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400 Parts Per Million

By Bruce Barbour - May 2019

Alan Jones and other deniers often asks the question "how can carbon dioxide which is only 400ppm of the atmosphere have any affect on the climate of the planet?". His opinion of course is that it doesn't. His argument for this is based solely on his and other deniers' gut feeling - "the planet is so big and the amount of carbon dioxide so small". There is no science to back up their combined guts.

The question I would ask is - is 400 ppm really so insignificant? - in the atmosphere and in other situations.

On this page which has the heading "Climate Change Deniers", I argued that even though the concentration of carbon dioxide seems small it is not insignificant because the atmosphere is quite large. 400 ppm of carbon dioxide would equate to a layer thickness of 3.1 metres if all of the carbon dioxide was concentrated into one layer rather than spread out over the complete height of the atmosphere, and that human activity has increased that effective CO2 layer thickness by at least 0.9 metres from pre-industrial times.

As this argument is not sufficient for the deniers perhaps another argument will assist. Consider a typical aspirin tablet that can be bought in any supermarket or chemist in Australia. That has a dosage of 300 milligrams (mg) or 0.3 of a gram. (Low dose aspirin has a dosage of 100 mg.) Now take the situation that this dosage is taken by a person who, for the sake of convenience of calculation, weighs 100 kg. The question is what is this 300 mg (0.3 gram) aspirin dosage in ppm (in this case mass/mass) of the mass of person.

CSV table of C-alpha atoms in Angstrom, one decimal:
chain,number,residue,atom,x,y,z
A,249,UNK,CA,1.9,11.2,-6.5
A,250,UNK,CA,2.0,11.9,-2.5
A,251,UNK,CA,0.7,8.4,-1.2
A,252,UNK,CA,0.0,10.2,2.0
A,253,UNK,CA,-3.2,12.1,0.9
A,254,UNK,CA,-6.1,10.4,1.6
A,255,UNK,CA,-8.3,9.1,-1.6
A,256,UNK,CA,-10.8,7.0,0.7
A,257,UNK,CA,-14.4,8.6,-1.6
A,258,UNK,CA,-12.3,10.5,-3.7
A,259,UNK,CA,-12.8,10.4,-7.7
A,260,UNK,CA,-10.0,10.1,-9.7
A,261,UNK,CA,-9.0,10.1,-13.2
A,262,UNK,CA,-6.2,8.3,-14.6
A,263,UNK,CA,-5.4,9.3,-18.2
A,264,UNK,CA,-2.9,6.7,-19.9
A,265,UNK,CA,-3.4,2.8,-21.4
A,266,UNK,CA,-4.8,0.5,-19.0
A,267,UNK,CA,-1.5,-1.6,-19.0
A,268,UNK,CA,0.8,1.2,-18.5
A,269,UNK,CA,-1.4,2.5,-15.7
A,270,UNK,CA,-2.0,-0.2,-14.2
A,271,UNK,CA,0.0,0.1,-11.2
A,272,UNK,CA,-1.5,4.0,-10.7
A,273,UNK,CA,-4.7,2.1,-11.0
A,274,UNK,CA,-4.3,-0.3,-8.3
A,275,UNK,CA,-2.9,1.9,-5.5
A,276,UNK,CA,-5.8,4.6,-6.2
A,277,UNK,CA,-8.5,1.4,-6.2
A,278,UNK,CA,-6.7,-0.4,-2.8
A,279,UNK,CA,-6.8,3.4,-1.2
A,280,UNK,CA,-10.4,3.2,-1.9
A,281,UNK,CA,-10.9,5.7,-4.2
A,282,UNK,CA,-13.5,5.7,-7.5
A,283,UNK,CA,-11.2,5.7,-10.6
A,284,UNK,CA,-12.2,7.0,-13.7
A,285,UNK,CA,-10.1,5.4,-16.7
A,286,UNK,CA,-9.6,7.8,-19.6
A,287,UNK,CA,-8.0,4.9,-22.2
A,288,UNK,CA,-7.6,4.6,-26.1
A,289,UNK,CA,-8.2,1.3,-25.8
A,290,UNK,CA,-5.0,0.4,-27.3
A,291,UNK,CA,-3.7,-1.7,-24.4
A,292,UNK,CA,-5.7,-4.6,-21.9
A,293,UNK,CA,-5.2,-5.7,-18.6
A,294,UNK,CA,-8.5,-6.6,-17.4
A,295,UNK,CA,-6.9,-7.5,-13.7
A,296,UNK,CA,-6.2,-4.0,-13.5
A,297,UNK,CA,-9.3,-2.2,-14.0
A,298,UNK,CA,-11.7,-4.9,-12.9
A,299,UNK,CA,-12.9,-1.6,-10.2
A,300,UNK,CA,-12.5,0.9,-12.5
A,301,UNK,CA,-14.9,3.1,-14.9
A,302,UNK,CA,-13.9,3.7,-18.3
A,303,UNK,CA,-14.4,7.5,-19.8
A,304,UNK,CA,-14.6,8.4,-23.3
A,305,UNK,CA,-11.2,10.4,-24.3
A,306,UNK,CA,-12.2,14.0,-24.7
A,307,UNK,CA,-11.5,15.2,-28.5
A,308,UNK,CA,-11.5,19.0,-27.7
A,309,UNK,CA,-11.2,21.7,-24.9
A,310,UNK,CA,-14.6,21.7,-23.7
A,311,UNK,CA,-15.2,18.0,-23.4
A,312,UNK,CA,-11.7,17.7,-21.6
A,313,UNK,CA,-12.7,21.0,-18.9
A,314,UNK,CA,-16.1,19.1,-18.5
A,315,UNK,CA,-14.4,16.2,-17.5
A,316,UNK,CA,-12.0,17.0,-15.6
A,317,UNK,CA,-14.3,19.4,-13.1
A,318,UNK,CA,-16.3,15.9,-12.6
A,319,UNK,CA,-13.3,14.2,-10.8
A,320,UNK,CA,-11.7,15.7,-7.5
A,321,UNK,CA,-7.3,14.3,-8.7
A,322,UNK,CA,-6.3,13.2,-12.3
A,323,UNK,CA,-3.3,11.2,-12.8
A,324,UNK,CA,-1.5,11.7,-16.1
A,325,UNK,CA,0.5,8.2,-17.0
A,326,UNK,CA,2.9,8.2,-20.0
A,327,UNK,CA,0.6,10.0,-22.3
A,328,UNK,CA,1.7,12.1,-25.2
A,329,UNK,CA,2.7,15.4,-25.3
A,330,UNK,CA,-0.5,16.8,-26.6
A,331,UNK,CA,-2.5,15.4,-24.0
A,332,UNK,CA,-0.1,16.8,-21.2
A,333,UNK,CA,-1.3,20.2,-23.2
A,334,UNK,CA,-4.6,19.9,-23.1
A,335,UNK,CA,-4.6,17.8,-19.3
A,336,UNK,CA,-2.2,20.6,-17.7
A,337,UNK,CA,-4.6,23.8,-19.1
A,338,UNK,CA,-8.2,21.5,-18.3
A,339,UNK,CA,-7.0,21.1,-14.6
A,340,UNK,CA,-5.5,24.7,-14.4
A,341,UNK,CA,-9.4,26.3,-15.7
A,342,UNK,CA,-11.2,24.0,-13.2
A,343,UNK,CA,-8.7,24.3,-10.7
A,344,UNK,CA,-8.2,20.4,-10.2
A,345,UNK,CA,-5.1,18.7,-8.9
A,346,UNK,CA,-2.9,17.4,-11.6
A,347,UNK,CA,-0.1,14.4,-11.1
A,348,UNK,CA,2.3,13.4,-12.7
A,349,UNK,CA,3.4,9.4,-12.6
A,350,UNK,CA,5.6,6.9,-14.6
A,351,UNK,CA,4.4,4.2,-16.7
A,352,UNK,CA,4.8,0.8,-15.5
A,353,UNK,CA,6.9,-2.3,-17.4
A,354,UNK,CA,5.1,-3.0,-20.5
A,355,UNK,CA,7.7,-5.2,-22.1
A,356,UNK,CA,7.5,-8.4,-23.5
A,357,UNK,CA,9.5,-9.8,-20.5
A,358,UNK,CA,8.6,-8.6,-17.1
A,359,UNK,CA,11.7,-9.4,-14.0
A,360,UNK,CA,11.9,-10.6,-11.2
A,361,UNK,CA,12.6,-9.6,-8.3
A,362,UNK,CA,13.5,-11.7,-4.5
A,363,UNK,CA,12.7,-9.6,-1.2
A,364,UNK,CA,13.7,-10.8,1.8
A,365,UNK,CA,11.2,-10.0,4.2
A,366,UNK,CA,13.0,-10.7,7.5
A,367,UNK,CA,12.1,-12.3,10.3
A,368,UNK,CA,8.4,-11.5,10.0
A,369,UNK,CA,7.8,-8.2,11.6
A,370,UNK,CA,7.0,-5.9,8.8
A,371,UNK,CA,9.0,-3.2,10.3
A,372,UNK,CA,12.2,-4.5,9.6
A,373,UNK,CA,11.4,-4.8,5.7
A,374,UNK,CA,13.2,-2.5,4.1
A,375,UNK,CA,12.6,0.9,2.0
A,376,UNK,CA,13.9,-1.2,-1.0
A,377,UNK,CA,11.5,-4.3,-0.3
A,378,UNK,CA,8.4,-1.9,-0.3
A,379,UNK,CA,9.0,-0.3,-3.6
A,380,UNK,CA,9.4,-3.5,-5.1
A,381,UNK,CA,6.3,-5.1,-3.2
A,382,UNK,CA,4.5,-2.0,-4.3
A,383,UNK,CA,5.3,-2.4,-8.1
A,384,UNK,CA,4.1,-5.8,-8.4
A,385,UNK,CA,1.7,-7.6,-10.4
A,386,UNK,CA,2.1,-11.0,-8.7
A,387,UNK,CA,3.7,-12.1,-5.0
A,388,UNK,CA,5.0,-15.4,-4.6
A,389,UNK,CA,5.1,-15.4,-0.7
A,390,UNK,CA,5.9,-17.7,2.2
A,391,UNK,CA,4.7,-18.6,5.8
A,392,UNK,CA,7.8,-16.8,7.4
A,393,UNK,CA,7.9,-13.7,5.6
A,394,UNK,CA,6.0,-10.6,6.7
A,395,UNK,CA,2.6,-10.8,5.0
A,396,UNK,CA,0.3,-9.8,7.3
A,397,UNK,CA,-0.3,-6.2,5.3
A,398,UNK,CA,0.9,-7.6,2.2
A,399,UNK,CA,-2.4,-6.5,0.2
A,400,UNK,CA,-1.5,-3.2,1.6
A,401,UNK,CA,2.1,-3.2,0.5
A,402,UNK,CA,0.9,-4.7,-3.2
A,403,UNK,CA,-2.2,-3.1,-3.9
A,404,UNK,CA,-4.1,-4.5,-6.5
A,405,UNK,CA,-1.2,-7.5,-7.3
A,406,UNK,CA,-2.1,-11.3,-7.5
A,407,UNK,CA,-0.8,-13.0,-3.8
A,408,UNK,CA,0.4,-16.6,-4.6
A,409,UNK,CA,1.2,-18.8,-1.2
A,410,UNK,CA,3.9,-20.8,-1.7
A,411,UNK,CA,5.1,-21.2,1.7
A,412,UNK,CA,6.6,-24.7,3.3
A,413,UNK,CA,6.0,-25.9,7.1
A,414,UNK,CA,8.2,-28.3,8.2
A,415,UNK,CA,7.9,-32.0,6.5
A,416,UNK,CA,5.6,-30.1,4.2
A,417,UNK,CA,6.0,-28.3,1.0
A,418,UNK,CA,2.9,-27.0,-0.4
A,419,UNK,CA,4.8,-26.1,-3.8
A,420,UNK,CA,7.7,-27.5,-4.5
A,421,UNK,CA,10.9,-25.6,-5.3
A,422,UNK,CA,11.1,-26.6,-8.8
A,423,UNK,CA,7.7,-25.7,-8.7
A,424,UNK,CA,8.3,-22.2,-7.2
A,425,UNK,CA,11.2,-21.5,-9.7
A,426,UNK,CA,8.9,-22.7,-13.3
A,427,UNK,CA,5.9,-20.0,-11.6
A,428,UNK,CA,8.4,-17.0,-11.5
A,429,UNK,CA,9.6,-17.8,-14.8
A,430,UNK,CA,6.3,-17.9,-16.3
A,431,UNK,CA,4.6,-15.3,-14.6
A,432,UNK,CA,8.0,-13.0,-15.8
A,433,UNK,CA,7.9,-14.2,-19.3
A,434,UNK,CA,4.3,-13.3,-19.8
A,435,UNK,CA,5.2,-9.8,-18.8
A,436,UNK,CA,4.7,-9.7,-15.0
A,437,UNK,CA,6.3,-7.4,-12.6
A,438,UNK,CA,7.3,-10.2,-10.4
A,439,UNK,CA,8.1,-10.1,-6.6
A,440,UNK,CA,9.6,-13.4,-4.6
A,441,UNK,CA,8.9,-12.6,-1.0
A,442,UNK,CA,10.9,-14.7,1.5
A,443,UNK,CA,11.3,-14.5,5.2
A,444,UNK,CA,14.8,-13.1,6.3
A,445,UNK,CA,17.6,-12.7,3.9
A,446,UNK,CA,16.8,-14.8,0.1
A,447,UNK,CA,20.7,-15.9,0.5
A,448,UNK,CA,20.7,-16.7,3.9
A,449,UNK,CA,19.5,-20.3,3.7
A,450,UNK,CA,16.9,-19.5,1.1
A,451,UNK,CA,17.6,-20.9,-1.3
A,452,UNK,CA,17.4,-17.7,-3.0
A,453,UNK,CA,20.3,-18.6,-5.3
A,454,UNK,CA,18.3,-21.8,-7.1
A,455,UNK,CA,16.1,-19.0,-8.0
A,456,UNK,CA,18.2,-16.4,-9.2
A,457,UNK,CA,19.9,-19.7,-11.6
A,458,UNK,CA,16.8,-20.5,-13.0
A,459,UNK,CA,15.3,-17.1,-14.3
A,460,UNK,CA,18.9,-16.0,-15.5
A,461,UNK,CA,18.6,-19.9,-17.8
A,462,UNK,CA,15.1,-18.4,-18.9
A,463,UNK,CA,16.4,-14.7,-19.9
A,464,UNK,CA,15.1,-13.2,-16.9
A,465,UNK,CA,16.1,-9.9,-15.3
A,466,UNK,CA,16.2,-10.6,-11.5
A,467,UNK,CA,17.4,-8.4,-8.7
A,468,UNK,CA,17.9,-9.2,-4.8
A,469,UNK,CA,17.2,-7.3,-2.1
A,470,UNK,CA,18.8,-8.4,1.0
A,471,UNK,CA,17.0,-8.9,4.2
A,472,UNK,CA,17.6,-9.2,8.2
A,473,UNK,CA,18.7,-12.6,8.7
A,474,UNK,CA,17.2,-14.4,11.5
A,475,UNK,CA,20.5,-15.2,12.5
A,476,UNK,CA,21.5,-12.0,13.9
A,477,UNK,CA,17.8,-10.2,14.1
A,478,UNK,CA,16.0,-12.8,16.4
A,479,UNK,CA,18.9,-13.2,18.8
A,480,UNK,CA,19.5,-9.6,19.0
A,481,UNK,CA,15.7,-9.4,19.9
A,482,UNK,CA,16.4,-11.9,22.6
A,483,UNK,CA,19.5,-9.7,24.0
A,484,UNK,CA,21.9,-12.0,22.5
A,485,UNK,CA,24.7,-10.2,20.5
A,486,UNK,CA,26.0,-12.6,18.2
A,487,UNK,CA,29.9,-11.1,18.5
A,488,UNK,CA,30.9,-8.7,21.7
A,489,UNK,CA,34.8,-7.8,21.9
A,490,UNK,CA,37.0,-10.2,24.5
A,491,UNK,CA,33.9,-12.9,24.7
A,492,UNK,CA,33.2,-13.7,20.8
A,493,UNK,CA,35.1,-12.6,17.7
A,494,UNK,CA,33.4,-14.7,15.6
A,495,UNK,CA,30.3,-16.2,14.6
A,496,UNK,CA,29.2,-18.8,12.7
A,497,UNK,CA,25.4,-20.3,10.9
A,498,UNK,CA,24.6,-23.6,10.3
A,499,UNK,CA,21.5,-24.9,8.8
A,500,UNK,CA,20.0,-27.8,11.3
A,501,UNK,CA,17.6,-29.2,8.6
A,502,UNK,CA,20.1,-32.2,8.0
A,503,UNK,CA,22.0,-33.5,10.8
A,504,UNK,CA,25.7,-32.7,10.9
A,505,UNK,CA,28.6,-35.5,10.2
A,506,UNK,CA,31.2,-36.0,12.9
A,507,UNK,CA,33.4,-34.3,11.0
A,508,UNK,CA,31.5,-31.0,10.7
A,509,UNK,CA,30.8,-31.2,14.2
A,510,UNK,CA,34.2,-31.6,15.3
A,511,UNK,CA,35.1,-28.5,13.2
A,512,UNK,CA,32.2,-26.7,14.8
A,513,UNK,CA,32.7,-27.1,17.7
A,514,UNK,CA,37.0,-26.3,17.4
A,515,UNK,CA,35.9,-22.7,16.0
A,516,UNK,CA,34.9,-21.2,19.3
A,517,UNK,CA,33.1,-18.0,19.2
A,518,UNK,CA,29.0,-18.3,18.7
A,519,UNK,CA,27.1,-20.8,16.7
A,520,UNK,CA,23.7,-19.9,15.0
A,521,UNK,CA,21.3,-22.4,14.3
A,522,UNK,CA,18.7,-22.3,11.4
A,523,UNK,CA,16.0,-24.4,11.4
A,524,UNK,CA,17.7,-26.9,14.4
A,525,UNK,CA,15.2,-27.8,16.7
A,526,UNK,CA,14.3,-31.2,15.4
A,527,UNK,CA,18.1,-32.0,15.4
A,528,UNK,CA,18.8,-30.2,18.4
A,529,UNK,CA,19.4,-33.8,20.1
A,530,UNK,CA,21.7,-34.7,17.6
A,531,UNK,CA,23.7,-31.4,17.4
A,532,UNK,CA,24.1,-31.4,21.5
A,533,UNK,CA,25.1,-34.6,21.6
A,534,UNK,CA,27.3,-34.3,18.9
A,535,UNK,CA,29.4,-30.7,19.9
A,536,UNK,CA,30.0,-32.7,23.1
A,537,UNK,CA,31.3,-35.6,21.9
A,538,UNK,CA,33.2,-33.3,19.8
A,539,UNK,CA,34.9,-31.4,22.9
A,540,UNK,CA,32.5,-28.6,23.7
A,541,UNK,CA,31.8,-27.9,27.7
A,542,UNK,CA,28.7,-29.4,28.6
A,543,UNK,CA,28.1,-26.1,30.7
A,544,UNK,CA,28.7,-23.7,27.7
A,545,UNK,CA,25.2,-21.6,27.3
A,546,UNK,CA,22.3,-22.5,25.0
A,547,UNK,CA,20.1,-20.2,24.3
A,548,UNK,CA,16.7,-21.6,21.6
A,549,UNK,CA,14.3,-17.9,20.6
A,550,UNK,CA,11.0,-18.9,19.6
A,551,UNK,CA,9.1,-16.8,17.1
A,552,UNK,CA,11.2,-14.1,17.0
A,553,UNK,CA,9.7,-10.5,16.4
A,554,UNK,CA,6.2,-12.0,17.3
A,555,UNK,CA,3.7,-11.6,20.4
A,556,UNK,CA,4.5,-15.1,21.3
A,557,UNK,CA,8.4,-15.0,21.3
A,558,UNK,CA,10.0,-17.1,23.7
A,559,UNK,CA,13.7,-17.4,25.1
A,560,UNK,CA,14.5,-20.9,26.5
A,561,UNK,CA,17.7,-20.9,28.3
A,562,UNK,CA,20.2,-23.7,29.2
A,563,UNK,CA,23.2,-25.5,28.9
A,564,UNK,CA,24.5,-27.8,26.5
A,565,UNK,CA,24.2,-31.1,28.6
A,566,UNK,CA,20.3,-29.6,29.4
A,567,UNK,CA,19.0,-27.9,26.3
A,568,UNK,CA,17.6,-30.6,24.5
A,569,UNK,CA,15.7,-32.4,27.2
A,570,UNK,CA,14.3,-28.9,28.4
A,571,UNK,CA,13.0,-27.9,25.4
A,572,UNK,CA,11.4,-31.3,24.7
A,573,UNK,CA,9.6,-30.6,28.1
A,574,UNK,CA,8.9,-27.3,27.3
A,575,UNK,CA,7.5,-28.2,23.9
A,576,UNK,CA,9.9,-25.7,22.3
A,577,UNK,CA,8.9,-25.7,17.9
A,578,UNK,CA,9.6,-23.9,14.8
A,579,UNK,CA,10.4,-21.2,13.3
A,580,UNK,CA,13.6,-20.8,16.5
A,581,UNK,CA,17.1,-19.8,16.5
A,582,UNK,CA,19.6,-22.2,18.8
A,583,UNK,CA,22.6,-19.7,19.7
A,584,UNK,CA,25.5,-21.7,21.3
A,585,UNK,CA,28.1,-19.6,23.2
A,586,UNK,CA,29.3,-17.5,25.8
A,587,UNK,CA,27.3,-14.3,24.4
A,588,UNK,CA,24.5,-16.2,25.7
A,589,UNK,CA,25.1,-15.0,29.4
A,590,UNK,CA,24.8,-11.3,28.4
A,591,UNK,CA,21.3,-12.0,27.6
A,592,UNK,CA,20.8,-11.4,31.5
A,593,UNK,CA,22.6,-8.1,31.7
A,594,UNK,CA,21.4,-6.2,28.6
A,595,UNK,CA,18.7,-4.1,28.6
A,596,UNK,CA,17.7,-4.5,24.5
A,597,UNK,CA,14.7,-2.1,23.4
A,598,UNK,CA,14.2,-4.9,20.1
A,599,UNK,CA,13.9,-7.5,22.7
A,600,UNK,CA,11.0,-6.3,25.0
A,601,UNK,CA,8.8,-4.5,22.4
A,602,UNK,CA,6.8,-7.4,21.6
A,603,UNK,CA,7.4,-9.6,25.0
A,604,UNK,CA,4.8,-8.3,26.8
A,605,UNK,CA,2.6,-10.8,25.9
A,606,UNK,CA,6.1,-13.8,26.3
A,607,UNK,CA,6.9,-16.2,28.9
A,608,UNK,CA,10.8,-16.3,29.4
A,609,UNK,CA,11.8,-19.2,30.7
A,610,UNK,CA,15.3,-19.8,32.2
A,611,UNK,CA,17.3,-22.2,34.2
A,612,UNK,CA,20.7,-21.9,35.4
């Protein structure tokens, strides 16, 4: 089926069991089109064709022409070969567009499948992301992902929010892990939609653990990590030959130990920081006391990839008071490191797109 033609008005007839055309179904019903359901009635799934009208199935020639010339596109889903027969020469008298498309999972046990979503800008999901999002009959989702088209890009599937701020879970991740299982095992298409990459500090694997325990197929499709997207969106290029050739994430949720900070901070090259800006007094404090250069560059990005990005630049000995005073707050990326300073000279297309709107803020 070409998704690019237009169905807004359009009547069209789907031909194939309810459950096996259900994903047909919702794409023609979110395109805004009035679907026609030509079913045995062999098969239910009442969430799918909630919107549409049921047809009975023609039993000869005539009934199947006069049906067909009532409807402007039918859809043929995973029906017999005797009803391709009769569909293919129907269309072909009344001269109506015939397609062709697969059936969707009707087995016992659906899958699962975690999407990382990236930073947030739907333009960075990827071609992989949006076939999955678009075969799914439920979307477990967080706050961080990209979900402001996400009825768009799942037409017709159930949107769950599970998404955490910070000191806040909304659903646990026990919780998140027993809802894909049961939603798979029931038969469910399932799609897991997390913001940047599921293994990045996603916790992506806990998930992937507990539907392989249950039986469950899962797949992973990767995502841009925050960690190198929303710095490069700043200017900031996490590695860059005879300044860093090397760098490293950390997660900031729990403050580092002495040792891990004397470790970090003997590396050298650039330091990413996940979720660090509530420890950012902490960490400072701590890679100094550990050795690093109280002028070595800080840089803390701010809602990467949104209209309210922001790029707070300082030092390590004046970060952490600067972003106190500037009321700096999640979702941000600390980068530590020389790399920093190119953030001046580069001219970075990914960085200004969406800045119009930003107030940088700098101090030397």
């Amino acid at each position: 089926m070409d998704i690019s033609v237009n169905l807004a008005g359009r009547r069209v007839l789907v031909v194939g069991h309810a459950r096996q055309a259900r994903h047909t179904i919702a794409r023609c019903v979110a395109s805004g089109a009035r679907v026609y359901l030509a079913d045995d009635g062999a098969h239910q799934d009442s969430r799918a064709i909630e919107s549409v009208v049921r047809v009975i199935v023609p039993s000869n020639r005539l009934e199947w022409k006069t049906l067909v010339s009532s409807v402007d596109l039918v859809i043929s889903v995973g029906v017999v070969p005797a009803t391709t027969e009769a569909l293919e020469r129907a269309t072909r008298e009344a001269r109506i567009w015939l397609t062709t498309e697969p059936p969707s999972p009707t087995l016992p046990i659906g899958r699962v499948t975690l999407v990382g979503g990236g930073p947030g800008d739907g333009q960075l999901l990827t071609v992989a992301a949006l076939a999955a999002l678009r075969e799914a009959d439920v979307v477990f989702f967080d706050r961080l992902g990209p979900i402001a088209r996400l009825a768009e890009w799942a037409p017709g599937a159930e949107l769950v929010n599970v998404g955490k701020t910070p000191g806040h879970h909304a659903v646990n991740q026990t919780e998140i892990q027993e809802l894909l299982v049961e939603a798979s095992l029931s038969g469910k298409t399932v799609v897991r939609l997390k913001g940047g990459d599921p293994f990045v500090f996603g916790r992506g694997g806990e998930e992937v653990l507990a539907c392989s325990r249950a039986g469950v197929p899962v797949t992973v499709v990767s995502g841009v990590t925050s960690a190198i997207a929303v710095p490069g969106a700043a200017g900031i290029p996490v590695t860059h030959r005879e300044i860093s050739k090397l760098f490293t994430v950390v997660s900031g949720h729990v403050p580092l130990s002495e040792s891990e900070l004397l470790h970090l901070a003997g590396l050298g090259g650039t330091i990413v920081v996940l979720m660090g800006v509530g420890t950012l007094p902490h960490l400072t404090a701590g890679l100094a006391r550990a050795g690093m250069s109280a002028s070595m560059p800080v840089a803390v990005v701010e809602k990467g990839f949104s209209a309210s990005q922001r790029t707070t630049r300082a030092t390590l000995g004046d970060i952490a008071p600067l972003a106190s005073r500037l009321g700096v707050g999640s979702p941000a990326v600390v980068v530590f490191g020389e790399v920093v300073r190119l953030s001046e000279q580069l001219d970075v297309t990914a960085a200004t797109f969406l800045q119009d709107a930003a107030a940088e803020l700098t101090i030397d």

Number of grams in 100 kg person = 100 kg x 1000 = 100,000 gm.

So 0.3 gm / 100,000 gm. In terms of ppm = 3/1,000,000 = 3 ppm.

An aspirin which is only 3 ppm of a person's weight can have an impact on their head ache. 2 tablets, typically the recommended dosage, at 6 ppm has a bigger effect. According the arguments of the deniers this could not be. How could such a small tablet have an effect on such a large body as a person?

What would the impact be if the person took a dosage of 400 ppm at one time - that would equate to 133 standard aspirin tablets. I am not a doctor but I am guessing that the person would be in hospital getting their stomach pumped, if not dead before they could get to hospital. 400 ppm can be really really significant.

(I was going to write this article using the dosage of arsenic or cyanide necessary to kill a person, but I did not know what that dosage was and I was not prepared to Google it. I did not want that search in my search record. I think I am getting more paranoid as I get older. I am sure a similar calculation to the above could be done for the active ingredients of most medicines, many with a lot lower dosage. And yet they are still mostly effective.)

I am not trying to argue that because small dose aspirin is effective therefore small concentrations of carbon dioxide is impactful as well. That would be as silly an argument as that of the deniers. The efficacy of small doses of aspirin and other medicines tells us nothing about the impact of increasing carbon dioxide in the atmosphere. For information on that we have to rely on science and science alone. I wrote this because I am sick and tired of deniers telling people that because the relative concentration of carbon dioxide in the atmosphere is small it can have no impact. I hope my aspirin argument destroys that as a creditable hypothesis (not that it ever was). The deniers deny science and therefore have no credibility. Their statements, and ultimately they, should be treated with the contempt they deserve.

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